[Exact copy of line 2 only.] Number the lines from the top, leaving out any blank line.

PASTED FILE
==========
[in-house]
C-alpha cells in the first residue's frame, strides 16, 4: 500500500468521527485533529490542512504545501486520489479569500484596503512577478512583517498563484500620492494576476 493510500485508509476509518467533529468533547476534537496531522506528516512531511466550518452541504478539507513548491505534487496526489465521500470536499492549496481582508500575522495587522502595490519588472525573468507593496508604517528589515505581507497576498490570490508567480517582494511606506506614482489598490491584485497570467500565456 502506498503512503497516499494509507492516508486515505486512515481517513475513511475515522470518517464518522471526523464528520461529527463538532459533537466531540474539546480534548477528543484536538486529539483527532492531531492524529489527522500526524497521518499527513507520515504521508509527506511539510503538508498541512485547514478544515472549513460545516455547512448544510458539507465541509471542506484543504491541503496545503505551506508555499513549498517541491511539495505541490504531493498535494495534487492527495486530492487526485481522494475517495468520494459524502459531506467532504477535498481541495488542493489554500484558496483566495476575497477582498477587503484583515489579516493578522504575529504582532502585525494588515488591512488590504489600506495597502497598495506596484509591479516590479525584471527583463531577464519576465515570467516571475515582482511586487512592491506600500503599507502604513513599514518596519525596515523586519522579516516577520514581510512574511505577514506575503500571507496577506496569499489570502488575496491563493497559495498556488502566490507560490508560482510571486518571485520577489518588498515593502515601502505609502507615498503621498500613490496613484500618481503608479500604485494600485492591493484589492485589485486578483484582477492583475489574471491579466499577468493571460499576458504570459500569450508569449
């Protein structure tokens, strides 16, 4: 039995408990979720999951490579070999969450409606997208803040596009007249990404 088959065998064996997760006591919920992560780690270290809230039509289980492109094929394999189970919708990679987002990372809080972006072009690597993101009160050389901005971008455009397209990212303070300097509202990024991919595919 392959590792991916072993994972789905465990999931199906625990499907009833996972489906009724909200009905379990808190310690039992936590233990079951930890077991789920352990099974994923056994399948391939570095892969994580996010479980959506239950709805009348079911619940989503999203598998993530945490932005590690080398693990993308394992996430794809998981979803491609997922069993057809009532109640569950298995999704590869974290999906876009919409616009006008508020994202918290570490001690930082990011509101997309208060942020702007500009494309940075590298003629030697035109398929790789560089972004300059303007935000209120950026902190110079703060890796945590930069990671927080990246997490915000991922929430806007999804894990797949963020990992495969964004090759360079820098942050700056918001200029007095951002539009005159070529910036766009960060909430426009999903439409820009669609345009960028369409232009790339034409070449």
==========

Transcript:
C-alpha cells in the first residue's frame, strides 16, 4: 500500500468521527485533529490542512504545501486520489479569500484596503512577478512583517498563484500620492494576476 493510500485508509476509518467533529468533547476534537496531522506528516512531511466550518452541504478539507513548491505534487496526489465521500470536499492549496481582508500575522495587522502595490519588472525573468507593496508604517528589515505581507497576498490570490508567480517582494511606506506614482489598490491584485497570467500565456 502506498503512503497516499494509507492516508486515505486512515481517513475513511475515522470518517464518522471526523464528520461529527463538532459533537466531540474539546480534548477528543484536538486529539483527532492531531492524529489527522500526524497521518499527513507520515504521508509527506511539510503538508498541512485547514478544515472549513460545516455547512448544510458539507465541509471542506484543504491541503496545503505551506508555499513549498517541491511539495505541490504531493498535494495534487492527495486530492487526485481522494475517495468520494459524502459531506467532504477535498481541495488542493489554500484558496483566495476575497477582498477587503484583515489579516493578522504575529504582532502585525494588515488591512488590504489600506495597502497598495506596484509591479516590479525584471527583463531577464519576465515570467516571475515582482511586487512592491506600500503599507502604513513599514518596519525596515523586519522579516516577520514581510512574511505577514506575503500571507496577506496569499489570502488575496491563493497559495498556488502566490507560490508560482510571486518571485520577489518588498515593502515601502505609502507615498503621498500613490496613484500618481503608479500604485494600485492591493484589492485589485486578483484582477492583475489574471491579466499577468493571460499576458504570459500569450508569449